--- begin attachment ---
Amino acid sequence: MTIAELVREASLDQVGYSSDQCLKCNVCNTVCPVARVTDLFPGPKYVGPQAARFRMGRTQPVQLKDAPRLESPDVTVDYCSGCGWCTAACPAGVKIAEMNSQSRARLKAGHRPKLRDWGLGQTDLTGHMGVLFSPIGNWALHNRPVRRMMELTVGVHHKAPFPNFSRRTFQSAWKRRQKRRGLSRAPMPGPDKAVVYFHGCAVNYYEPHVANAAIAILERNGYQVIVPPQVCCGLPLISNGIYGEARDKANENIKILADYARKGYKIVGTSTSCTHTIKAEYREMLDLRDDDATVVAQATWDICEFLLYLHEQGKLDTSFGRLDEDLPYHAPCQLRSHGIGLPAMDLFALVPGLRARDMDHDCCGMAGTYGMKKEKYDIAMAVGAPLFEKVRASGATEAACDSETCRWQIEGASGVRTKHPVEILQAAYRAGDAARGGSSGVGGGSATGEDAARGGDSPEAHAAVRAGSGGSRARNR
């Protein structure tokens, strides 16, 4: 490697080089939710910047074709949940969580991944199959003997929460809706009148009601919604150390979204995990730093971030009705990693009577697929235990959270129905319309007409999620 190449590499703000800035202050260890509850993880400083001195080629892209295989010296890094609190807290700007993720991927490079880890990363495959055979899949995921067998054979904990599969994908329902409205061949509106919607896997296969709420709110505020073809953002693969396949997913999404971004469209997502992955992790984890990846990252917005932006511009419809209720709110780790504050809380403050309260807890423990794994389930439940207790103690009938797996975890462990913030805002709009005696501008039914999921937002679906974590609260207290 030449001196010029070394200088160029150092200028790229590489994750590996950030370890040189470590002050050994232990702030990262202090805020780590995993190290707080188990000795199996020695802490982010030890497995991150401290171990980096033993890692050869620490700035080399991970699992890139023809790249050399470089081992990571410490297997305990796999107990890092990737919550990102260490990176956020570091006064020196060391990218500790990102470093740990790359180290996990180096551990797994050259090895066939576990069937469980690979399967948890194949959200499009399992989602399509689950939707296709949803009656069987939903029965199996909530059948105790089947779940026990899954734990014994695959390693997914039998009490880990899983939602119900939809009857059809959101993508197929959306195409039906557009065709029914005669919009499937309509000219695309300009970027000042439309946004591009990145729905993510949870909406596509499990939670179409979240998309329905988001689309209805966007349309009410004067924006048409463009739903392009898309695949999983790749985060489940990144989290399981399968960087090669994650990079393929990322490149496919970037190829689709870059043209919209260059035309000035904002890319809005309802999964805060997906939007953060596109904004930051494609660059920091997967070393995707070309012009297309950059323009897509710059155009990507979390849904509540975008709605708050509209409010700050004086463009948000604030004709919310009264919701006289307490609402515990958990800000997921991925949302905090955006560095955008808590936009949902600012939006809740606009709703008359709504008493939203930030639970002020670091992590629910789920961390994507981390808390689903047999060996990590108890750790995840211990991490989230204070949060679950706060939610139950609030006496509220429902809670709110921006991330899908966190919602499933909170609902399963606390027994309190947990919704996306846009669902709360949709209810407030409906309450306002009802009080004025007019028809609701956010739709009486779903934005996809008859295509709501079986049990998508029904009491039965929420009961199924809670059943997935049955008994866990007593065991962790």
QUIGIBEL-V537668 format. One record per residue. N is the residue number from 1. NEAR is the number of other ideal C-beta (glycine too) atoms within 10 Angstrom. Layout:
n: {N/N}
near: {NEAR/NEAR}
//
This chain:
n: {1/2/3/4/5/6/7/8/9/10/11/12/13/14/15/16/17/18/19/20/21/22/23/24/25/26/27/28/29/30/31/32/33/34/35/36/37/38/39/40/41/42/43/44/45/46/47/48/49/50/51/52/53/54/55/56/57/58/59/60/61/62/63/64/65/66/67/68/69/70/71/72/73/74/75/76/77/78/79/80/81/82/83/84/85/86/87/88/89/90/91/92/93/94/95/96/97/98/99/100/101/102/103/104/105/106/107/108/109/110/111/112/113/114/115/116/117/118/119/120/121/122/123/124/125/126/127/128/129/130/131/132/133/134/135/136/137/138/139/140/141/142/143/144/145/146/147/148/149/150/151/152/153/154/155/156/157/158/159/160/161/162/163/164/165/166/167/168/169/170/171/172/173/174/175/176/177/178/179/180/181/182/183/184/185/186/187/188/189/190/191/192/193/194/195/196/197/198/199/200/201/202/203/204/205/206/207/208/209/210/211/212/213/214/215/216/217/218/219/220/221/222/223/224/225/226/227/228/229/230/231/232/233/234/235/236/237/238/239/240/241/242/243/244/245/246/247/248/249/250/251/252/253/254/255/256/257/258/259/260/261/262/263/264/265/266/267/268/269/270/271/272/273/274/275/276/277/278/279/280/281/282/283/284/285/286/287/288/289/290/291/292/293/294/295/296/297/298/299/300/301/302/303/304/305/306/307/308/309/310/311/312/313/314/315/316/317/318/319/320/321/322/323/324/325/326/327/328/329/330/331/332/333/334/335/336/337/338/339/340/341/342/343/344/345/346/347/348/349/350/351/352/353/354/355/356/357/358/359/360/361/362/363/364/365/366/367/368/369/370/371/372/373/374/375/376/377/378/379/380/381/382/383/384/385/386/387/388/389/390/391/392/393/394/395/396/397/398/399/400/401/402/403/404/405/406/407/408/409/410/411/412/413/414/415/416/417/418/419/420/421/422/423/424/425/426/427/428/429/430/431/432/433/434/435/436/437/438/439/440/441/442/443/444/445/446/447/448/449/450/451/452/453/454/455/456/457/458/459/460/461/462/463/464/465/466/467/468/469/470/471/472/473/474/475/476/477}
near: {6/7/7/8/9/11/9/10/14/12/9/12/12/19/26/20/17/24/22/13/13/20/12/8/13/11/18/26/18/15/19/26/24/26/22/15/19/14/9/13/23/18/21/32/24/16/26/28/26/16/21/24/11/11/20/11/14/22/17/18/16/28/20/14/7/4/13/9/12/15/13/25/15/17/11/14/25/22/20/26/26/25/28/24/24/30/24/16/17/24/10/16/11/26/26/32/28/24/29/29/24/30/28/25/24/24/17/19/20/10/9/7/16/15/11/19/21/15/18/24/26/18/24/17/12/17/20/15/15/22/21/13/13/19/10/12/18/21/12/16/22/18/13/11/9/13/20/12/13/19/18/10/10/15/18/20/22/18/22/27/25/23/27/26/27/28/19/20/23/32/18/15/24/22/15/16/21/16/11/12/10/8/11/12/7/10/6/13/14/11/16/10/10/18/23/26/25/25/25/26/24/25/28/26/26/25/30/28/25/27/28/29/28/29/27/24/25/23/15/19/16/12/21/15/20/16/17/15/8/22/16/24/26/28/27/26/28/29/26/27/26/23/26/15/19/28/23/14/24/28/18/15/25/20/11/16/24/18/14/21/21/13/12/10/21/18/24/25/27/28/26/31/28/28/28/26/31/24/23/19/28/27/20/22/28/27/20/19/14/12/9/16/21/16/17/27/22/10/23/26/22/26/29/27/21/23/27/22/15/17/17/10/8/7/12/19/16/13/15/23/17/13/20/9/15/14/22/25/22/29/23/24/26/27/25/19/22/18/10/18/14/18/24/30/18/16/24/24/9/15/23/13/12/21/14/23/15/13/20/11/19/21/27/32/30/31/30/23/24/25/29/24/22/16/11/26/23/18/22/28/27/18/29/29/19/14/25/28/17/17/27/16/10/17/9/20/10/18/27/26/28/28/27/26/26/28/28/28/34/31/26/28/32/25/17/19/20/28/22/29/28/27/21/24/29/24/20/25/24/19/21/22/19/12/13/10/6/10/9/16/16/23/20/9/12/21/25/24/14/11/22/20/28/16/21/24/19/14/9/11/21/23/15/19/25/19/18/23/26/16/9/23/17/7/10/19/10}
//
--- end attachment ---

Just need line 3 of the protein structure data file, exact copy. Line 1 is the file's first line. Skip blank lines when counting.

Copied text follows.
QUIGIBEL-V537668 format. One record per residue. N is the residue number from 1. NEAR is the number of other ideal C-beta (glycine too) atoms within 10 Angstrom. Layout: